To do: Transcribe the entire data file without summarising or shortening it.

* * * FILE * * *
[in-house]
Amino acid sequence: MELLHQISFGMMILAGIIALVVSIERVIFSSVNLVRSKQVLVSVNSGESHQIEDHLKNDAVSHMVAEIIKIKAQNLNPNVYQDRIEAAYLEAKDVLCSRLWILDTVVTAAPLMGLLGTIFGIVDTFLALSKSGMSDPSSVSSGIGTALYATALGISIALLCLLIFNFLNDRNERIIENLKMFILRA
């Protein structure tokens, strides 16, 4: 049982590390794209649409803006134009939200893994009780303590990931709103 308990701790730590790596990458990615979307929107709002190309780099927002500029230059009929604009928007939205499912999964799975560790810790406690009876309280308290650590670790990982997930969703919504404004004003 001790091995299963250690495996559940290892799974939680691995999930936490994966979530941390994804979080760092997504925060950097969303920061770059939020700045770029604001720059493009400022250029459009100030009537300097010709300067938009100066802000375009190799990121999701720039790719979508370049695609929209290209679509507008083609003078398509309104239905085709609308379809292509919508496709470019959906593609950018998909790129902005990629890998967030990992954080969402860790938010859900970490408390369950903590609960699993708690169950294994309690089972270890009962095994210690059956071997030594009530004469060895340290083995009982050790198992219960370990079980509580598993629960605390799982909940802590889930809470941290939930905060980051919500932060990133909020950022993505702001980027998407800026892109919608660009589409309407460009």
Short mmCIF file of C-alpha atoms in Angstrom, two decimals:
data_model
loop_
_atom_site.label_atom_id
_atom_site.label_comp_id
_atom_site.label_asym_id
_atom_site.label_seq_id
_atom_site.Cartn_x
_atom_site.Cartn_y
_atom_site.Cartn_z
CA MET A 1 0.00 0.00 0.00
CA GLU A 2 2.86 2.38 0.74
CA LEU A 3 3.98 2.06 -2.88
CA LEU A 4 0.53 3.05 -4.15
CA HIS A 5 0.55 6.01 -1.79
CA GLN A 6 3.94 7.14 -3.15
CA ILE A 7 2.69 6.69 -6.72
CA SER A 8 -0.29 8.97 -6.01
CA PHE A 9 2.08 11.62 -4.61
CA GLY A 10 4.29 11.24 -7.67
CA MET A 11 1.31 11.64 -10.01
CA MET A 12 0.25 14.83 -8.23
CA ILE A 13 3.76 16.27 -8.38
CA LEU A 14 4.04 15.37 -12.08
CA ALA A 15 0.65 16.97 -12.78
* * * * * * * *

[in-house]
Amino acid sequence: MELLHQISFGMMILAGIIALVVSIERVIFSSVNLVRSKQVLVSVNSGESHQIEDHLKNDAVSHMVAEIIKIKAQNLNPNVYQDRIEAAYLEAKDVLCSRLWILDTVVTAAPLMGLLGTIFGIVDTFLALSKSGMSDPSSVSSGIGTALYATALGISIALLCLLIFNFLNDRNERIIENLKMFILRA
């Protein structure tokens, strides 16, 4: 049982590390794209649409803006134009939200893994009780303590990931709103 308990701790730590790596990458990615979307929107709002190309780099927002500029230059009929604009928007939205499912999964799975560790810790406690009876309280308290650590670790990982997930969703919504404004004003 001790091995299963250690495996559940290892799974939680691995999930936490994966979530941390994804979080760092997504925060950097969303920061770059939020700045770029604001720059493009400022250029459009100030009537300097010709300067938009100066802000375009190799990121999701720039790719979508370049695609929209290209679509507008083609003078398509309104239905085709609308379809292509919508496709470019959906593609950018998909790129902005990629890998967030990992954080969402860790938010859900970490408390369950903590609960699993708690169950294994309690089972270890009962095994210690059956071997030594009530004469060895340290083995009982050790198992219960370990079980509580598993629960605390799982909940802590889930809470941290939930905060980051919500932060990133909020950022993505702001980027998407800026892109919608660009589409309407460009």
Short mmCIF file of C-alpha atoms in Angstrom, two decimals:
data_model
loop_
_atom_site.label_atom_id
_atom_site.label_comp_id
_atom_site.label_asym_id
_atom_site.label_seq_id
_atom_site.Cartn_x
_atom_site.Cartn_y
_atom_site.Cartn_z
CA MET A 1 0.00 0.00 0.00
CA GLU A 2 2.86 2.38 0.74
CA LEU A 3 3.98 2.06 -2.88
CA LEU A 4 0.53 3.05 -4.15
CA HIS A 5 0.55 6.01 -1.79
CA GLN A 6 3.94 7.14 -3.15
CA ILE A 7 2.69 6.69 -6.72
CA SER A 8 -0.29 8.97 -6.01
CA PHE A 9 2.08 11.62 -4.61
CA GLY A 10 4.29 11.24 -7.67
CA MET A 11 1.31 11.64 -10.01
CA MET A 12 0.25 14.83 -8.23
CA ILE A 13 3.76 16.27 -8.38
CA LEU A 14 4.04 15.37 -12.08
CA ALA A 15 0.65 16.97 -12.78